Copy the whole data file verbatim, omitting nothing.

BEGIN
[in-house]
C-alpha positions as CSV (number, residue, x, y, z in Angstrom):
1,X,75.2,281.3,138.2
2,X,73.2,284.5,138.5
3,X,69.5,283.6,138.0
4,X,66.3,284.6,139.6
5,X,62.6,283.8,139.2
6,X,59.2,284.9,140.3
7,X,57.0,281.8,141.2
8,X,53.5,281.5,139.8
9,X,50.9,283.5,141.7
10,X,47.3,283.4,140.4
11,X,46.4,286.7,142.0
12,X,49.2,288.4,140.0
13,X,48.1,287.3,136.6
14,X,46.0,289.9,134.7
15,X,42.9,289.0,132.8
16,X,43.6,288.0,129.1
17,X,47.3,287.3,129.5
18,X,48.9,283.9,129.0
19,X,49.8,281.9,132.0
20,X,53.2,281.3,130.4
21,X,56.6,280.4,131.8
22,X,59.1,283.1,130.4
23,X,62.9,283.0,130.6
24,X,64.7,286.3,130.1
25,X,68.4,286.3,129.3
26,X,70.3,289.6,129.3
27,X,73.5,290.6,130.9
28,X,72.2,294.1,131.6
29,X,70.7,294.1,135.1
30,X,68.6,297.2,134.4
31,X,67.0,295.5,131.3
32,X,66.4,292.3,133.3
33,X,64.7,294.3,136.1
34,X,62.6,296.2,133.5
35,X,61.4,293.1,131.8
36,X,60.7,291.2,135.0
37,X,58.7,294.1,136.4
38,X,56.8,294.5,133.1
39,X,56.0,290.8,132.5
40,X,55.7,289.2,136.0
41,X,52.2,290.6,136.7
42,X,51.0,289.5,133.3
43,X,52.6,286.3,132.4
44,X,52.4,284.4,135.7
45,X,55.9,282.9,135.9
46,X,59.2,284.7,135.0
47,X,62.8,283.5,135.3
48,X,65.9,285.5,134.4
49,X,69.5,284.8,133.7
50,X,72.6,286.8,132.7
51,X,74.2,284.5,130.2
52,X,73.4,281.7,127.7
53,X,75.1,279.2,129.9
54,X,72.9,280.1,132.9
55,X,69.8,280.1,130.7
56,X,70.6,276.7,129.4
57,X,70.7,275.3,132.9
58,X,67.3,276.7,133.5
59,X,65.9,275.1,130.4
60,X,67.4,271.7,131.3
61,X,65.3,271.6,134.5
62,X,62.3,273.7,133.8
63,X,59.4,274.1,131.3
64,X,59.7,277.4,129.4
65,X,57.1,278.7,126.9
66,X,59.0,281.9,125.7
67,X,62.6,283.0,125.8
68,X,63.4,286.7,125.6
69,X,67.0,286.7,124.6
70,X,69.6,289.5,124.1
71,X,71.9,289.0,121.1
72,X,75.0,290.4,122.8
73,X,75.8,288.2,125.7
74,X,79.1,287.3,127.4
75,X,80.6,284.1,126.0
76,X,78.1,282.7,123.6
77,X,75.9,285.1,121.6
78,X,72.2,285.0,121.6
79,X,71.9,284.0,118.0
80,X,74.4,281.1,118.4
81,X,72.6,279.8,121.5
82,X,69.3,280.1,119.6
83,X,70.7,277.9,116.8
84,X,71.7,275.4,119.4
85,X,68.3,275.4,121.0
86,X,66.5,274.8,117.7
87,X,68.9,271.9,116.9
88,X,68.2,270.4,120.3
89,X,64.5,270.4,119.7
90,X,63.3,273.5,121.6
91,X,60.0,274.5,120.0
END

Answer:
[in-house]
C-alpha positions as CSV (number, residue, x, y, z in Angstrom):
1,X,75.2,281.3,138.2
2,X,73.2,284.5,138.5
3,X,69.5,283.6,138.0
4,X,66.3,284.6,139.6
5,X,62.6,283.8,139.2
6,X,59.2,284.9,140.3
7,X,57.0,281.8,141.2
8,X,53.5,281.5,139.8
9,X,50.9,283.5,141.7
10,X,47.3,283.4,140.4
11,X,46.4,286.7,142.0
12,X,49.2,288.4,140.0
13,X,48.1,287.3,136.6
14,X,46.0,289.9,134.7
15,X,42.9,289.0,132.8
16,X,43.6,288.0,129.1
17,X,47.3,287.3,129.5
18,X,48.9,283.9,129.0
19,X,49.8,281.9,132.0
20,X,53.2,281.3,130.4
21,X,56.6,280.4,131.8
22,X,59.1,283.1,130.4
23,X,62.9,283.0,130.6
24,X,64.7,286.3,130.1
25,X,68.4,286.3,129.3
26,X,70.3,289.6,129.3
27,X,73.5,290.6,130.9
28,X,72.2,294.1,131.6
29,X,70.7,294.1,135.1
30,X,68.6,297.2,134.4
31,X,67.0,295.5,131.3
32,X,66.4,292.3,133.3
33,X,64.7,294.3,136.1
34,X,62.6,296.2,133.5
35,X,61.4,293.1,131.8
36,X,60.7,291.2,135.0
37,X,58.7,294.1,136.4
38,X,56.8,294.5,133.1
39,X,56.0,290.8,132.5
40,X,55.7,289.2,136.0
41,X,52.2,290.6,136.7
42,X,51.0,289.5,133.3
43,X,52.6,286.3,132.4
44,X,52.4,284.4,135.7
45,X,55.9,282.9,135.9
46,X,59.2,284.7,135.0
47,X,62.8,283.5,135.3
48,X,65.9,285.5,134.4
49,X,69.5,284.8,133.7
50,X,72.6,286.8,132.7
51,X,74.2,284.5,130.2
52,X,73.4,281.7,127.7
53,X,75.1,279.2,129.9
54,X,72.9,280.1,132.9
55,X,69.8,280.1,130.7
56,X,70.6,276.7,129.4
57,X,70.7,275.3,132.9
58,X,67.3,276.7,133.5
59,X,65.9,275.1,130.4
60,X,67.4,271.7,131.3
61,X,65.3,271.6,134.5
62,X,62.3,273.7,133.8
63,X,59.4,274.1,131.3
64,X,59.7,277.4,129.4
65,X,57.1,278.7,126.9
66,X,59.0,281.9,125.7
67,X,62.6,283.0,125.8
68,X,63.4,286.7,125.6
69,X,67.0,286.7,124.6
70,X,69.6,289.5,124.1
71,X,71.9,289.0,121.1
72,X,75.0,290.4,122.8
73,X,75.8,288.2,125.7
74,X,79.1,287.3,127.4
75,X,80.6,284.1,126.0
76,X,78.1,282.7,123.6
77,X,75.9,285.1,121.6
78,X,72.2,285.0,121.6
79,X,71.9,284.0,118.0
80,X,74.4,281.1,118.4
81,X,72.6,279.8,121.5
82,X,69.3,280.1,119.6
83,X,70.7,277.9,116.8
84,X,71.7,275.4,119.4
85,X,68.3,275.4,121.0
86,X,66.5,274.8,117.7
87,X,68.9,271.9,116.9
88,X,68.2,270.4,120.3
89,X,64.5,270.4,119.7
90,X,63.3,273.5,121.6
91,X,60.0,274.5,120.0